An intimate glowing haven of wild colour and intricate detail illuminates Stratford High Street London with a series of large light boxes featuring images of paintings, drawings, digital and mixed media work. Kate Lovell visits Letting in the Light
Slicing upwards through the greyness of a February dusk, an array of glowing colourful light boxes bring a warmth to this downbeat stretch of Stratford pavement. This is Bobby Baker’s latest offering, an exhibition entitled Letting in the Light which showcases the work of adults who have experienced mental distress.
Public art is a difficult nut to crack, often it lies unnoticed and unloved long after it should have been dismantled, at other times it is obscure and inaccessible. Not so here. Curated by Daily Life Ltd, Letting In The Light has built a space which feels at once intimate and welcoming. A plinth, raising the art work slightly off street level, along with the illumination of the works, is a powerful combination which draws you in and creates the feeling of a miniature gallery popping up to help us drown out the traffic and chicken shop surrounds.
An energetic patterning reminiscent of the Mexican Day of the Dead’s intricate, wildly neon sugar skulls is transposed onto a two-headed bull-like creature, which appears to be standing in outer space. Greg Bromley’s poem below the work touches on the drinking of an ‘elixir’ which makes atoms disintegrate and reappear, bringing my thoughts to the decision to take or not to take medication which will alter something in you, re-form into a new you.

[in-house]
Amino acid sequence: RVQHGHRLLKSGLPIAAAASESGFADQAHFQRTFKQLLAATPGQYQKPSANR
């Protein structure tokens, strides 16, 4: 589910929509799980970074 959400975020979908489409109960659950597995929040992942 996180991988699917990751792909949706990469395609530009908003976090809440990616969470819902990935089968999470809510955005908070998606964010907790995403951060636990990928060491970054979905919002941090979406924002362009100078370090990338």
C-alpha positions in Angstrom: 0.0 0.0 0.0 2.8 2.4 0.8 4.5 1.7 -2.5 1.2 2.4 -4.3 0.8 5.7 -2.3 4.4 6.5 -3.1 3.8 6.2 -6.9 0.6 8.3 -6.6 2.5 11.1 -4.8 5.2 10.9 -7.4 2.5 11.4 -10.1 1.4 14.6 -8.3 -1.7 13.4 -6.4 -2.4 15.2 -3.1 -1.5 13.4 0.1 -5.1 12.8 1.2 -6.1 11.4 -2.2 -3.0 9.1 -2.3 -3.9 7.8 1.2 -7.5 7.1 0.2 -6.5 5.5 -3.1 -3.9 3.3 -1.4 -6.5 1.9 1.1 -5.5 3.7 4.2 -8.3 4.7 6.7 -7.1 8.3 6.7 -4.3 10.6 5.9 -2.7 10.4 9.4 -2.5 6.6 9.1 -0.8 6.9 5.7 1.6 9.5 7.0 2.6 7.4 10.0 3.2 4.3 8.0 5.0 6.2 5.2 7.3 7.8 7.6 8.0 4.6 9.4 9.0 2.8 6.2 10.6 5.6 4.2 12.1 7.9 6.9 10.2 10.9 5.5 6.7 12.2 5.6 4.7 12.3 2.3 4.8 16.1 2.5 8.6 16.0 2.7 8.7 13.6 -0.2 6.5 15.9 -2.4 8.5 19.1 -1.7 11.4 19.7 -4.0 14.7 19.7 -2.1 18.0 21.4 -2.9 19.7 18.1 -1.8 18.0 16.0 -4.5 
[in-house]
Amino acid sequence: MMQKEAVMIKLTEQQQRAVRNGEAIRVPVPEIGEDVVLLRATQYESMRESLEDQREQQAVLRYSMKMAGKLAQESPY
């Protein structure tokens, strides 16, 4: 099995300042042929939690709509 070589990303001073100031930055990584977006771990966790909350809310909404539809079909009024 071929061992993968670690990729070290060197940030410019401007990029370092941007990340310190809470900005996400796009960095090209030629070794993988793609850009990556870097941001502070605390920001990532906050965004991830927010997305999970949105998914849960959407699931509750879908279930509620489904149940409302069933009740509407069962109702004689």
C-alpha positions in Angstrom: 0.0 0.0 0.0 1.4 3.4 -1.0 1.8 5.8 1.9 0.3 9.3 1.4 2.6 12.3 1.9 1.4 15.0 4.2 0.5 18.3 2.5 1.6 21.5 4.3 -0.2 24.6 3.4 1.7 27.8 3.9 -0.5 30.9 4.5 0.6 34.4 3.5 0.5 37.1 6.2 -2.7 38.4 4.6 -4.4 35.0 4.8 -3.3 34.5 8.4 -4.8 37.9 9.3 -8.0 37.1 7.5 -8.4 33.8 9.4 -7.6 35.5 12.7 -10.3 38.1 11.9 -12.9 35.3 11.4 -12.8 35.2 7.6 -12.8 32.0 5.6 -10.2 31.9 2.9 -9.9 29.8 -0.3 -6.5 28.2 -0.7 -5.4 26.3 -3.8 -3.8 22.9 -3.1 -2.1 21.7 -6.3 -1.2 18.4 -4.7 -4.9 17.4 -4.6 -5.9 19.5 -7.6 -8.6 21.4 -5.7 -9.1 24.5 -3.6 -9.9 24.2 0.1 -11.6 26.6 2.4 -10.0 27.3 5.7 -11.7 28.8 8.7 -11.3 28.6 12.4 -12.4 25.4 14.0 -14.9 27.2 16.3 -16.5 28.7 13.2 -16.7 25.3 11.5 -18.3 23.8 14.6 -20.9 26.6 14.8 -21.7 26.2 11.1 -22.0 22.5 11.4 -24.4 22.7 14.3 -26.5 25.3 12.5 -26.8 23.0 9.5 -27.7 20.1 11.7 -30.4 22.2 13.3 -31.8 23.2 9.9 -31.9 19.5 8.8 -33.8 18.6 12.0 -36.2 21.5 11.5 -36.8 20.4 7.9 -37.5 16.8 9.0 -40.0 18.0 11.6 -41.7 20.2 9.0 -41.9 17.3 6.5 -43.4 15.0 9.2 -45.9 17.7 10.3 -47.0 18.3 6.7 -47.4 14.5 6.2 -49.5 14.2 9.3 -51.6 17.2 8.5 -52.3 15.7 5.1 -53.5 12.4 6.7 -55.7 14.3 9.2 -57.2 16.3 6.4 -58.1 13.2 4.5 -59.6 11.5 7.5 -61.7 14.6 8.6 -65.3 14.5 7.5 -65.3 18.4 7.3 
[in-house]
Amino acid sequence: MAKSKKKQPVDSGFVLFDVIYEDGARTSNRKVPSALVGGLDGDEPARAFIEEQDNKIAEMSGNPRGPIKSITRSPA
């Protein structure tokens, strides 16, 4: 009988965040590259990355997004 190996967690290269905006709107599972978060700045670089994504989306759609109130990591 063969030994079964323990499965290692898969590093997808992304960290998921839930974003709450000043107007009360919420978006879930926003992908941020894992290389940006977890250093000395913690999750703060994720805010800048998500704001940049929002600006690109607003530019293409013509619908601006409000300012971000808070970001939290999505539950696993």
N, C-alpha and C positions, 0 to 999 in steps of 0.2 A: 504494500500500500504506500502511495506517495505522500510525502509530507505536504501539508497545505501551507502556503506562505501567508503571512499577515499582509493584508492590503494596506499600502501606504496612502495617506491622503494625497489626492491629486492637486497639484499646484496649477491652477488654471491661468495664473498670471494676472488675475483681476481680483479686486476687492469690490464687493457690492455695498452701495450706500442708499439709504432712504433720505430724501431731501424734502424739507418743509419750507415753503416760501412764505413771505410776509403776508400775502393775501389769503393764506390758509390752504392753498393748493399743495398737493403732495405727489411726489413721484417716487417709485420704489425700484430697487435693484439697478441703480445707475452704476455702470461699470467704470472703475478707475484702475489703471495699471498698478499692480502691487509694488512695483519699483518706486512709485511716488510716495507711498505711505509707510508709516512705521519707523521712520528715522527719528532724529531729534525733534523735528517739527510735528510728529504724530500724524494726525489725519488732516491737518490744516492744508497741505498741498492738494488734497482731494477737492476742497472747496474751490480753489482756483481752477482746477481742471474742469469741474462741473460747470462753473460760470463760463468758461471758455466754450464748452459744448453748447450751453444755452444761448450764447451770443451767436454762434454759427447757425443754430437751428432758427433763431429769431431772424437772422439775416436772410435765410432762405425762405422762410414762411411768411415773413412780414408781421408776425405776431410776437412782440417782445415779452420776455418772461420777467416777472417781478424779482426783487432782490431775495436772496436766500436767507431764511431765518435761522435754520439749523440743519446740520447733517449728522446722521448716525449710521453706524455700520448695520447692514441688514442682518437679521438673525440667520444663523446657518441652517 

The image is captivating and, with the two-headed creature, for me represented both madness and sanity, co-existing in harmony, both bursting with colour and energy. The intricacy of the works in this exhibition is what compels me to linger, in spite of the cold air – the images are incredibly detailed. Sue Morgan’s piece entitled Schizophrenia provides a portrait of tiny people, words, letters, half-words. She uses a stencil, which gives a sense of order amongst the randomness. It is possible to almost fall into the work’s detail, which feels an astute account of the ‘takeover’ of mind that can occur during a psychotic episode.
I am very moved by the piece by Kate Rolison, a handkerchief with sparse black stitching depicting a wishing well, which asks “Are you well?” and responds, “I’m welling up.” The piece refers to the stress of the endlessly asked and dreaded ‘how are you?’ which I recognise through my own experience of mental distress.
Bobby Baker displays some of her own work amidst the other artists, including the beautiful Daily Stream of Consciousness, depicting a calmly flowing river through her mind, face and neckline. The intelligence of the exhibition’s curators is shown in the importance of all the artwork being created by adults with experience of mental distress and mounting this in a very public place. There is no sense of hierarchy: this art is for everyone and many people stop to look as they stroll the high street.
Children and adults alike are drawn in by the light, contrasting from the winter gloom. The exhibition provokes debate about mental health and the notion of ‘madness’, but with admirable subtlety. The work is of very high quality, but no one artist is championed above another.
The accompanying text for each image provides just enough information to enhance the work, but is written in plain English to ensure accessibility to the average passer-by. To create discussion about mental health and sanity through offering free art and light in the dreariest months Britain drags us through is sheer genius – “Blessed are the cracked, for they let in the light”.